Steve Jobs, the enigmatic and elusive chief executive of Apple, has died. He was 56.
His passing comes just one day after Apple unveiled its latest smartphone, the iPhone 4S. Tim Cook, the company's new CEO took the stage on Tuesday to unveil the phone and champion the many successes that Apple had accomplished under Jobs's tenure. Many of us hoped that the company's signature "one more thing" would be an appearance by Jobs, but we had to suffice with Cupertino's new product lineup, which Jobs no doubt had a hand in guiding.
Though Jobs suffered through various health setbacks in the past few years, he helped shape Apple into the powerhouse it is today. Few companies have people lined up around the block for their latest smartphone and hardware manufacturers would love even a fraction of Apple's iPad market share. Yesterday, Cook said that Apple has now sold 250 million iOS devices, all of which had to pass muster with the notoriously meticulous Jobs.
During his time in the tech spotlight, Jobs amassed a personal fortune of $8.3 billion, according to the latest figures from Forbes. He inspired an action figure, a fake blog persona, and numerous parodies featuring admirers donning his trademark uniform of black turtlenecks and jeans.
It wasn't always that way, though. Apple started like many a tech startup – in a garage. It was 1976 and the product was the Apple-1. There was no casing, power supply, keyboard, or monitor, and it was $700. Jobs and co-founder Steve Wozniak only sold about 200 of the devices, making about $20 each, but they had more success with the Apple II.
The death of Steve Jobs has generated tributes from the Apple visionary's colleagues, peers, rivals, and many who simply admired him from afar. Here's a roundup of what some of those people were saying in publicly released statements and on social media sites like Twitter and Facebook about Jobs after news of his passing was confirmed on Wednesday:
"Michelle and I are saddened to learn of the passing of Steve Jobs. Steve was among the greatest of American innovators - brave enough to think differently, bold enough to believe he could change the world, and talented enough to do it.
"By building one of the planet's most successful companies from his garage, he exemplified the spirit of American ingenuity. By making computers personal and putting the internet in our pockets, he made the information revolution not only accessible, but intuitive and fun.
"And by turning his talents to storytelling, he has brought joy to millions of children and grownups alike. Steve was fond of saying that he lived every day like it was his last.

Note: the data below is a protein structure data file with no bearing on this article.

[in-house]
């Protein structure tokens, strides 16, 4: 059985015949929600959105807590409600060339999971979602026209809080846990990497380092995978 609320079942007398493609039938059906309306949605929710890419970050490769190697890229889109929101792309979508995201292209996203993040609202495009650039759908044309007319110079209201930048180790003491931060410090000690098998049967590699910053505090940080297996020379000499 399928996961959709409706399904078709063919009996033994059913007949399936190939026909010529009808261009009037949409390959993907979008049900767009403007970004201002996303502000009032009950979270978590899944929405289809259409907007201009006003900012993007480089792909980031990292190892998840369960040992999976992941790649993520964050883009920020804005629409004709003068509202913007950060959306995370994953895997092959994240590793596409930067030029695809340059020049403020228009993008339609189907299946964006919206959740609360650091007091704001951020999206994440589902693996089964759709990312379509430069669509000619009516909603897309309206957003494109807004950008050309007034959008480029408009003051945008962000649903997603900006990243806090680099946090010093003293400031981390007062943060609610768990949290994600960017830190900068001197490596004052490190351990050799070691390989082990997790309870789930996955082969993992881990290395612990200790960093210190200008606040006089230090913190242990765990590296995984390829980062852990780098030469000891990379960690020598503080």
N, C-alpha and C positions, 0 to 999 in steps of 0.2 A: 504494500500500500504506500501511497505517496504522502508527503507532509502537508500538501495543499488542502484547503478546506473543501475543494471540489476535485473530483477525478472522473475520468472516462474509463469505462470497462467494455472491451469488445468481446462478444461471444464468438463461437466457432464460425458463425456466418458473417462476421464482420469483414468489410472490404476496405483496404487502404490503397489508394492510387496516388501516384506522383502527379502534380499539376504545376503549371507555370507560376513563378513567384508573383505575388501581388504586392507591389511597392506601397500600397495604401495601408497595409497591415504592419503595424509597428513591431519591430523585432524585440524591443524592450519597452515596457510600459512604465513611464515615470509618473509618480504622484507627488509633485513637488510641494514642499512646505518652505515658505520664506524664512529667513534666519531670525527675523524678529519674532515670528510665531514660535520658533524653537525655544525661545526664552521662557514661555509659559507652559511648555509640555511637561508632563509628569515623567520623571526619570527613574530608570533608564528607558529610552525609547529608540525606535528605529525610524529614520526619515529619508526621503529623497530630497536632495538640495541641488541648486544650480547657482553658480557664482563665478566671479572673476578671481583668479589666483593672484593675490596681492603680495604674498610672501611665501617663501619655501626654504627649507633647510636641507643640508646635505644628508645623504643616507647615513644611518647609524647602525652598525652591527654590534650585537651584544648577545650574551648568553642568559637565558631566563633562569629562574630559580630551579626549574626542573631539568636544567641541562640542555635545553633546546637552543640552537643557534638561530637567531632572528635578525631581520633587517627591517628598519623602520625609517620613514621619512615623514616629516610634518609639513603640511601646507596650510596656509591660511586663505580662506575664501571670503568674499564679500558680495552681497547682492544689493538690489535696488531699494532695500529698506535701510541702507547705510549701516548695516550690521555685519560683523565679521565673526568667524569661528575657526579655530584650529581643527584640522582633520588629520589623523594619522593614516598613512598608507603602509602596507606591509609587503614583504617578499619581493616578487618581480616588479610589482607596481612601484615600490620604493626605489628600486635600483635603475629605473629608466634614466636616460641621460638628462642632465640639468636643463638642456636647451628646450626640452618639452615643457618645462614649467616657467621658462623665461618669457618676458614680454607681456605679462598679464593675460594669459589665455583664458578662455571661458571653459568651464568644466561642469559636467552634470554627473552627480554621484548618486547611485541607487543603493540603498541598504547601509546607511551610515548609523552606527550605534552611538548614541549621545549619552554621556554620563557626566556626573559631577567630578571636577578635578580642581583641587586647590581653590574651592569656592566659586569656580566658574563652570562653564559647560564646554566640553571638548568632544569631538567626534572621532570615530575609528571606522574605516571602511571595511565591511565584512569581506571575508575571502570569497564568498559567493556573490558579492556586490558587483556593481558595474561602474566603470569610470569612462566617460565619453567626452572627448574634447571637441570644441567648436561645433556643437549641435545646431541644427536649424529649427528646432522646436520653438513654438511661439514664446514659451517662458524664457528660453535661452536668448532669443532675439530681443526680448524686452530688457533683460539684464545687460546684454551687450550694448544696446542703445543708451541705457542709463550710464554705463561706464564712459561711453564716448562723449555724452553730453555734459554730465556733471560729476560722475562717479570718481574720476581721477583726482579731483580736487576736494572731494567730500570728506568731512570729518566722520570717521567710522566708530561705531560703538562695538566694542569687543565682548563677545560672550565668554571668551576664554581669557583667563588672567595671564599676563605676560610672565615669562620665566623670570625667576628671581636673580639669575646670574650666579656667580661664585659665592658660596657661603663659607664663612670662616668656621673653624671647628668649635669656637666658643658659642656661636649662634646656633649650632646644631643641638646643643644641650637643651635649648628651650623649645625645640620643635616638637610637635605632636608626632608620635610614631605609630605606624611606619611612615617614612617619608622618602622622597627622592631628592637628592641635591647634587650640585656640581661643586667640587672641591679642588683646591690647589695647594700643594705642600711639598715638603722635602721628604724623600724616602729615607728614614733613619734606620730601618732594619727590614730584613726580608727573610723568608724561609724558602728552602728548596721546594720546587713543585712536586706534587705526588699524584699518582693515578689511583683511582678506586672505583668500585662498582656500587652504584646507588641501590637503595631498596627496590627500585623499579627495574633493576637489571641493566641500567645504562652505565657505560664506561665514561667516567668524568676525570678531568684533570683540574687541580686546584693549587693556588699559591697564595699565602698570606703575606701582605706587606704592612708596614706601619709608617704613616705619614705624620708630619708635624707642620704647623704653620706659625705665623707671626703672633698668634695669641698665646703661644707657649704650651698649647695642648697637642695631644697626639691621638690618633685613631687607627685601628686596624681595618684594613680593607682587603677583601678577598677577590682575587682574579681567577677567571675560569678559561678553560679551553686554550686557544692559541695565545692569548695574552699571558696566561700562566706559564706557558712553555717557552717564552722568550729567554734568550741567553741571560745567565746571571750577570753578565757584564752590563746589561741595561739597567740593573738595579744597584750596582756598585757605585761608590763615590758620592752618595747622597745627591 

"Because he did, he transformed our lives, redefined entire industries, and achieved one of the rarest feats in human history: he changed the way each of us sees the world.
"The world has lost a visionary. And there may be no greater tribute to Steve's success than the fact that much of the world learned of his passing on a device he invented. Michelle and I send our thoughts and prayers to Steve's wife Laurene, his family, and all those who loved him."
—U.S. President Barack Obama and First Lady Michelle Obama
Little did a small group of fans know that declaring "Steve Jobs Day" on Oct. 14 would have such a potential impact.
With Apple's announcement of former chief executive Steve Jobs' death at 56, the declaration of Steve Jobs Day - the day that the iPhone 4S goes on sale - has taken on additional poignancy. And the Facebook page dedicated to the event has become one of the first online memorials in the wake of Jobs' passing, besides Twitter, where the "RIP Steve Jobs" hashtag has dominated the online medium.
“We admire his work,” reads the Steve Jobs Day Web site. “We’ve embraced his vision. And we love what he’s brought to the world. Let’d take a day to honor the man himself and say thank you. Everyone around the world is invited to participate – in real life, Facebook, Twitter, and here.”
The family of former Apple chief executive Steve Jobs said that he died "peacefully" on Wednesday, surrounded by his family. A memorial Web site will be posted.
Jobs passed away at the age of 56. Jobs is survived by his wife Laurene and two children, as well as a daughter from a previous relationship.
On August 24, Jobs stepped down, stating that he could no longer meet his duties and expectations as Apple's chief executive. Jobs was diagnosed with and treated for a rare type of pancreatic cancer in 2004, but he said the 2009 absence was not a resurgence of that cancer. He took a medical leave of absence in January.
In a statement, Jobs' family said he died peacefully.
October 5, 2011 will go down as one of the most bittersweet moments in technology history. Apple chief executive Steve Jobs passed away at 56, a sad end to a magnificent careeer.
Jobs wowed us. The man is the Walt Disney of the technology space – funny, in a way, as he's also Disney's largest shareholder. Apple, Pixar, Disney – three technology icons synonymous with magic.
I can't claim to have known Jobs personally. What I, and we, have seen of him, has been in carefully managed stage appearances over the years, with Jobs rolling out product after product that defined and launched industries, and prompted countless imitations. The Chinese even copied Apple's stores.
I remember how incredibly annoyed I was at Computex, wandering the halls and seeing row after row of candy-colored hardware, virtually everything that you could think of. I remember complaining to the guy who was on the stool next to mine at the hotel bar. Seriously, I said, is this the future? Watermelon-colored computers? And this Taiwanese guy, not even in technology, said something that's stuck with me: "Only until Apple invents whatever's next."
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